Saturday, February 28, 2015

#59 Henry's Meditation in the Kremlin

It’s really interesting to read this one. Dread of Soviet Communism is now pretty much a thing of the past, though there is the ridiculous, tragic pantomime of it still operating in North Korea, and China has some kind of Communist governance in place, which at this point in history really only means that an oligarchical dictatorship is calling the shots there. To meditate on the Kremlin somewhere in the early 60s when this poem was written, the height of the Cold War, puts this poem in a stark historical context. B. never visited the Soviet Union, but to meditate on Communism and its symbol, the Kremlin, is plenty understandable, and it’s a relief for me from the previous section of The Dream Songs. János Kádár is mentioned in the poem, “for Christ knows / poor evil Kadar, cut, is back in power.” It’s easy enough to call János Kádár evil from B.’s American perspective, conventionally pro-Western here. Kádár had been courageous in the Hungarian anti-Nazi resistance during the war, in a country that historically aligns with Germany whenever trouble breaks out. He successfully navigated the deadly landscape of Communist politics after the war, though not without making enemies and likely being tortured in prison. But he got out and rose to power again when the Hungarian Revolution was crushed, and he stayed there. Hungary became known as “the best barracks in camp” under his leadership, which somewhat relaxed the kind of oppression East Germany and Czechoslovakia had to endure and raised the standard of living. Hungarians realize that while he was a Stalinist, he also seemed to be a solid leader, and under the circumstances tried to do well for his country. At the very least, not a total villain, which is remarkable enough. There is a monument right in front of the Hungarian Parliament building in Budapest, which commemorates the firing-squad execution of a group of revolutionaries on that spot, and it proclaims flatly that Communism was a failure in every way imaginable. In a poll taken a few years ago, Hungarians still voted János Kádár as one of their most capable leaders ever, in recognition for what he managed to accomplish under that otherwise despised system.

This was all very fresh, as were the presence of Lenin, Stalin and Khrushchev in the Kremlin, where it seemed at the time the latter would be enshrined along with his predecessors. It didn’t quite work out that way, as the whole Soviet system rotted and collapsed some 25 or 30 years later.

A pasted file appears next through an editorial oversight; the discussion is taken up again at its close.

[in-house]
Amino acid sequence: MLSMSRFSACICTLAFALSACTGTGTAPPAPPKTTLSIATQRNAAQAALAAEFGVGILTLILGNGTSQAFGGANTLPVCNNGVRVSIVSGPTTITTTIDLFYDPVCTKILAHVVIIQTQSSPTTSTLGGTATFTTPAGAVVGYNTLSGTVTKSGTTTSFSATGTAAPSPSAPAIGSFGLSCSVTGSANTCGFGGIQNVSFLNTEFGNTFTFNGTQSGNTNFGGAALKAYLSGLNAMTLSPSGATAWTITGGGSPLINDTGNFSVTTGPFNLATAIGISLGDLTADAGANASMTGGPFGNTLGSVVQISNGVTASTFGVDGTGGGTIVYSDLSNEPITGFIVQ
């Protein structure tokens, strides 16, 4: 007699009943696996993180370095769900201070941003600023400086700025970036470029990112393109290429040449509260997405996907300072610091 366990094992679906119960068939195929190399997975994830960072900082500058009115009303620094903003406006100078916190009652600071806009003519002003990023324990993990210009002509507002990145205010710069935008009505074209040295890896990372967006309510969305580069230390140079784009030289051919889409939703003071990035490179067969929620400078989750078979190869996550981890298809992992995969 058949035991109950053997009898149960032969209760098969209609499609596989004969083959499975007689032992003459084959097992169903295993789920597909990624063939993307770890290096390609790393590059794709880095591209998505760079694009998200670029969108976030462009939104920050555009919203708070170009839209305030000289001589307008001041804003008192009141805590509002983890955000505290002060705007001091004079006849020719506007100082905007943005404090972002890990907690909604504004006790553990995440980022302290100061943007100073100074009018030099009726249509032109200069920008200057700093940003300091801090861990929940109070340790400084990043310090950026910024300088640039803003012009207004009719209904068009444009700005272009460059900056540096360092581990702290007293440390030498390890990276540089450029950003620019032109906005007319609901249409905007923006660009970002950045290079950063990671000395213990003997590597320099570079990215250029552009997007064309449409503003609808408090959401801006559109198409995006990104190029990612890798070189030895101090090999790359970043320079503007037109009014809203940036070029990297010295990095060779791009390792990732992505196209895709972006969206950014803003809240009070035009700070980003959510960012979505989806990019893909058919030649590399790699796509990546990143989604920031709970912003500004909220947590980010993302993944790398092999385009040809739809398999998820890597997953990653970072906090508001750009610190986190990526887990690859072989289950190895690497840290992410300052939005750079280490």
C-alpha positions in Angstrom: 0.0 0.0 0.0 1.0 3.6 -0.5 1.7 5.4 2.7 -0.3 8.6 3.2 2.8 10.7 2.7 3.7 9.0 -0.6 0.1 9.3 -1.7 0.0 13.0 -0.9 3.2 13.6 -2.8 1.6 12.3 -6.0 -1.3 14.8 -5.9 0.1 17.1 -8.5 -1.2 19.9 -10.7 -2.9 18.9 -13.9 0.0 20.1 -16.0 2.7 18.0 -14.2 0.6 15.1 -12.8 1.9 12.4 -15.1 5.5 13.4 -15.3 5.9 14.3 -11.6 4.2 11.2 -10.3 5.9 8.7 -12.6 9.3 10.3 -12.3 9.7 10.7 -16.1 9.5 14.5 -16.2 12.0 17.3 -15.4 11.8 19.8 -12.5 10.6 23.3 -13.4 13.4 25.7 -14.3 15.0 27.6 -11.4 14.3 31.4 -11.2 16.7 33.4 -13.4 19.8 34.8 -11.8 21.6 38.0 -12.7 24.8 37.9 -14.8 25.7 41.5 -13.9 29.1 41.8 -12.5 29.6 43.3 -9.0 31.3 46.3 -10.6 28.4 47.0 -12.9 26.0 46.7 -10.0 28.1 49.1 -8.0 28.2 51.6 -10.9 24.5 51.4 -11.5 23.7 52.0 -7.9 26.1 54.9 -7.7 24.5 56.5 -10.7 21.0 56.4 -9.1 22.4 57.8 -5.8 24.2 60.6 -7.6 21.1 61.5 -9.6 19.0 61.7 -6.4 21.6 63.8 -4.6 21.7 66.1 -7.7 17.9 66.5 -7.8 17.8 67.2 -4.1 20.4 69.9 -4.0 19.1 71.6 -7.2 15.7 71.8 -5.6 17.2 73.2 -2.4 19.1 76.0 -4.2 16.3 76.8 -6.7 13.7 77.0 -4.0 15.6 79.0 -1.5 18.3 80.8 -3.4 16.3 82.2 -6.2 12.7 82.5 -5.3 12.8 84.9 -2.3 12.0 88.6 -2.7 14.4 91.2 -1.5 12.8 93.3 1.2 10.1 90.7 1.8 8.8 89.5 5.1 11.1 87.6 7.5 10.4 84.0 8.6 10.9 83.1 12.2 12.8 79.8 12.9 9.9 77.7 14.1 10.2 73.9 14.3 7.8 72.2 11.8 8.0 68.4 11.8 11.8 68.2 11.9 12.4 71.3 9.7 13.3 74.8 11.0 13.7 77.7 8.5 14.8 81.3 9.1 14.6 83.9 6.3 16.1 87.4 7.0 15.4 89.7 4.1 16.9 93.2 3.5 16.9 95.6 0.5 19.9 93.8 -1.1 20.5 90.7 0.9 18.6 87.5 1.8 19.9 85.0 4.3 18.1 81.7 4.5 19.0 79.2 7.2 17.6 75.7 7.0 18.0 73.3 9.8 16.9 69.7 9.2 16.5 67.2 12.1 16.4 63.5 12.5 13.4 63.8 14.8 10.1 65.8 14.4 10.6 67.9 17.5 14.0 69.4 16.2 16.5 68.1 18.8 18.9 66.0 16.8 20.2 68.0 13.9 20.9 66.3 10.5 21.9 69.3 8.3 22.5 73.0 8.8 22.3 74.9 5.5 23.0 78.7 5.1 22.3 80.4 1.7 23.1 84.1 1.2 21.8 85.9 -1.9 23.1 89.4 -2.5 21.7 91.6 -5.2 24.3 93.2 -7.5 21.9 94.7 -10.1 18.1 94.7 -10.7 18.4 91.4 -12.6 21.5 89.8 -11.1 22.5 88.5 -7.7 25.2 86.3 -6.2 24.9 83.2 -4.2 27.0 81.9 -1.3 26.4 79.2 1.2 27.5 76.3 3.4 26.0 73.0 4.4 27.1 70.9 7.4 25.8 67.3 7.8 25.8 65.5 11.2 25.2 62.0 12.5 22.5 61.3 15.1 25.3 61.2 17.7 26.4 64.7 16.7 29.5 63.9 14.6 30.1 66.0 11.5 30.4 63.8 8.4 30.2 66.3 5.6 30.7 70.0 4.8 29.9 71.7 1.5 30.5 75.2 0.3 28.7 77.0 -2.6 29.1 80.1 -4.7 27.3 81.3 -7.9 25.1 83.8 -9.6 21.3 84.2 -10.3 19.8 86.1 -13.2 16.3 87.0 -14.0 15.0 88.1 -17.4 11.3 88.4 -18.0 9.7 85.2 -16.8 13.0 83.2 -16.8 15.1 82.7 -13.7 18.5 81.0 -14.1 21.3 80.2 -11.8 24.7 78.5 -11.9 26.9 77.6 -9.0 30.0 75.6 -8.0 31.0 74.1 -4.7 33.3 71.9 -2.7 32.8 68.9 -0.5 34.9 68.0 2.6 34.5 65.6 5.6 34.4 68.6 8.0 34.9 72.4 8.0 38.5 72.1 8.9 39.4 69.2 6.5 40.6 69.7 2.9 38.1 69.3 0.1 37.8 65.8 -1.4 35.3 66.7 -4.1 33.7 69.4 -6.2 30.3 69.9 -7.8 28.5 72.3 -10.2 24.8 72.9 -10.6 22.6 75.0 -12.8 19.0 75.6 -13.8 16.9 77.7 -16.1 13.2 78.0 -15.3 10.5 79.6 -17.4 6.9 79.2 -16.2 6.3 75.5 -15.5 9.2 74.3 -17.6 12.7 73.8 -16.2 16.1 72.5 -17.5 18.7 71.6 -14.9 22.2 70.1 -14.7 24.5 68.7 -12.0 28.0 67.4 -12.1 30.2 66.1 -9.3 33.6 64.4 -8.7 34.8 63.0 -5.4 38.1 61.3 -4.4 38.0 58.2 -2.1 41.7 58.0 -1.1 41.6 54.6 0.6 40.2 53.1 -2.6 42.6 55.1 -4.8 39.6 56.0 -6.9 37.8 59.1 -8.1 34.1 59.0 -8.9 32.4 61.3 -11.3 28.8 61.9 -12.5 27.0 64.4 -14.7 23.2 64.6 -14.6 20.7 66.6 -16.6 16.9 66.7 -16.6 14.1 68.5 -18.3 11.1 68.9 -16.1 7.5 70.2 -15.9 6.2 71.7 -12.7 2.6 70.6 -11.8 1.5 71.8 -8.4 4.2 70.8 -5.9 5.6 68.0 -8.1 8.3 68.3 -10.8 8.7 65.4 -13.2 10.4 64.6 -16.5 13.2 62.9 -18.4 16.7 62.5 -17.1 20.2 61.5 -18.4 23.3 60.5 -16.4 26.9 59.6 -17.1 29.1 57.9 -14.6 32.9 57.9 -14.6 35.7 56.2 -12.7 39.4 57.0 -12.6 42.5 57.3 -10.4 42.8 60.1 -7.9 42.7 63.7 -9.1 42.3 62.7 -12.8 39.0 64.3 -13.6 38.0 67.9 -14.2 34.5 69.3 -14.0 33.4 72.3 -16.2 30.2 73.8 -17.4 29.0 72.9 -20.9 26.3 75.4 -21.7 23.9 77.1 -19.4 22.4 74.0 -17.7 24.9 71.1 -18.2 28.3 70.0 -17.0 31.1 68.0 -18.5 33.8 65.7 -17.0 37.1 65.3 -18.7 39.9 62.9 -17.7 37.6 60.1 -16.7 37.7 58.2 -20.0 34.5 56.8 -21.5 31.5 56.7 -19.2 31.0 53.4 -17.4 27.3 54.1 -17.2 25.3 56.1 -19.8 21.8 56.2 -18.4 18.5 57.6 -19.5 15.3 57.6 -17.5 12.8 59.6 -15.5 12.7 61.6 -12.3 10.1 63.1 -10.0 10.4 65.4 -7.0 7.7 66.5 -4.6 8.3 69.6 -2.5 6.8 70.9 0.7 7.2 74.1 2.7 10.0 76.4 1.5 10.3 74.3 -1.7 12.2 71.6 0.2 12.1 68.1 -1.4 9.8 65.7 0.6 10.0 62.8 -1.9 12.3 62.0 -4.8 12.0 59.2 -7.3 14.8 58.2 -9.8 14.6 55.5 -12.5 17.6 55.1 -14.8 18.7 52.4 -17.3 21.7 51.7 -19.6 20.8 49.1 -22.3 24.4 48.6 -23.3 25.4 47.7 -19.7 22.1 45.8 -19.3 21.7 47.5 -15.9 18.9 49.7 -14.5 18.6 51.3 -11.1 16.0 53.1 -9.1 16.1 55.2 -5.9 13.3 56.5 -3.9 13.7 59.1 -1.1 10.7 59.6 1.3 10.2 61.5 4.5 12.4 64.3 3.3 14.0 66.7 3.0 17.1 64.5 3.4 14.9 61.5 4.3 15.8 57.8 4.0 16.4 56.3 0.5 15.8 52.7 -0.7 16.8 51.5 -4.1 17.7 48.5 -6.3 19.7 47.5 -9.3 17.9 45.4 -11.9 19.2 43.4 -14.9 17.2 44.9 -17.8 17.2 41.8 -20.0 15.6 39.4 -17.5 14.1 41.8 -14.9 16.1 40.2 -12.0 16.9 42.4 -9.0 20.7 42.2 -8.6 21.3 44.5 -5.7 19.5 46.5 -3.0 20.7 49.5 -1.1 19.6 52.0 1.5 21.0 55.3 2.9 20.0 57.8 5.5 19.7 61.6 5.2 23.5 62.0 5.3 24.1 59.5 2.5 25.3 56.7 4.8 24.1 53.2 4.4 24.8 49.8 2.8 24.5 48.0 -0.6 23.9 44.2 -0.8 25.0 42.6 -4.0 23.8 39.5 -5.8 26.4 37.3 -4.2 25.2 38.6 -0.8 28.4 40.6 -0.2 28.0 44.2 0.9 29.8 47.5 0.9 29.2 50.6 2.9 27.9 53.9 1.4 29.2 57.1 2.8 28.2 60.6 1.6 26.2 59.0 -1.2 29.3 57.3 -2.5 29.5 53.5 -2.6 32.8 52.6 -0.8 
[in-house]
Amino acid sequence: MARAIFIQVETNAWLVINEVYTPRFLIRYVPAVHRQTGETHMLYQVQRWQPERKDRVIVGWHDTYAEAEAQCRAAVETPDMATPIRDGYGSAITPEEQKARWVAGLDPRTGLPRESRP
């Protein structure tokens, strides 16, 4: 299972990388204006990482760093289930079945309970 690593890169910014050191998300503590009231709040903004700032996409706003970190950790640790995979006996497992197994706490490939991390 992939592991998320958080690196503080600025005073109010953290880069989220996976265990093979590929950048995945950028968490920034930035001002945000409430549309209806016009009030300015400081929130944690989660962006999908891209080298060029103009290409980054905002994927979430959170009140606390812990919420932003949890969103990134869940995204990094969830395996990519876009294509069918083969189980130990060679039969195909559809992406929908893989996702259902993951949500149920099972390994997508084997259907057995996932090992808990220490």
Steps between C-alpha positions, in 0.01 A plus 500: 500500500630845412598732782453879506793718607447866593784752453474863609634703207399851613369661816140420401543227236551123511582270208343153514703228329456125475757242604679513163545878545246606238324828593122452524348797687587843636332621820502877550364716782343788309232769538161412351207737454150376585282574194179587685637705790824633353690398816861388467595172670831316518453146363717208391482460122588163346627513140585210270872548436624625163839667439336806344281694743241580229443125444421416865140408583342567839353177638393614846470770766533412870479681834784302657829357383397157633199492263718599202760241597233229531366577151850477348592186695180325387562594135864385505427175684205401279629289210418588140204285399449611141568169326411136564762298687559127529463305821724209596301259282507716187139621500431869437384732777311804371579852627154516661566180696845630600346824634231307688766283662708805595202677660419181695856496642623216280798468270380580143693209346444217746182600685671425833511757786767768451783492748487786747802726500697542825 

My wife and I spent six months in Budapest in 90-91, and we got a feel for what that side of the Iron Curtain had been like through some of the lingering after-effects. I find this all interesting enough, and it motivated me to look into János Kádár more than might seem usual for anyone outside of a hopeless history geek. Budapest, when we first got there, reminded me in an unusual way of what an American city might have felt like 50 years before. The country seemed to be in a moment of stunned stasis when we arrived, and then it started changing. It was a different place by the time we left. I’ve been back twice recently, and it’s now a full-fledged modern European capital, and a truly great and beautiful city. We wanted to visit Russia, but were warned against it in no uncertain terms by the Russians we met there. While Hungary and Czechoslovakia were still and gathering themselves, Russia was in chaos, and it was a dangerous place for travelers. We did visit Prague—the giant red stars just taken down, a new coat of paint, gorgeous almost beyond comprehension. At that moment a flood tide of Westernism was clearly on its way, but it was still just a shallow overlay on top of a motionless, stunned country. That changed quickly too, but that was my impression. I haven’t been back since, but I hear the West took over in Prague—noisy and touristy.

The Kremlin’s St. Basil’s cathedral and its bells are world-renowned icons symbolic of one of the world’s great cultures. It’s easy to see from here, but we now know that the soul of Russia that the domes symbolize runs far deeper than the Soviet structures erected on top of it. But the structures of Communism, the figurative “bell, book & candle” (the Medieval rite of excommunication from the Church and from the possibility of salvation) had ascendency then. The “moujik”, the Russian peasantry, were forced to kneel & vote for it. You couldn’t see the light at the end of the tunnel from B.’s moment. Khrushchev would be enshrined forever, and the rites of Orthodox religion even would be co-opted to anoint the political system and force it into a perverse holiness. Such it was, all backed by phalanxes of rockets loaded with H-bombs, pointed straight at our heads.

1 comment:

  1. i can see you really enjoyed writing this one. :)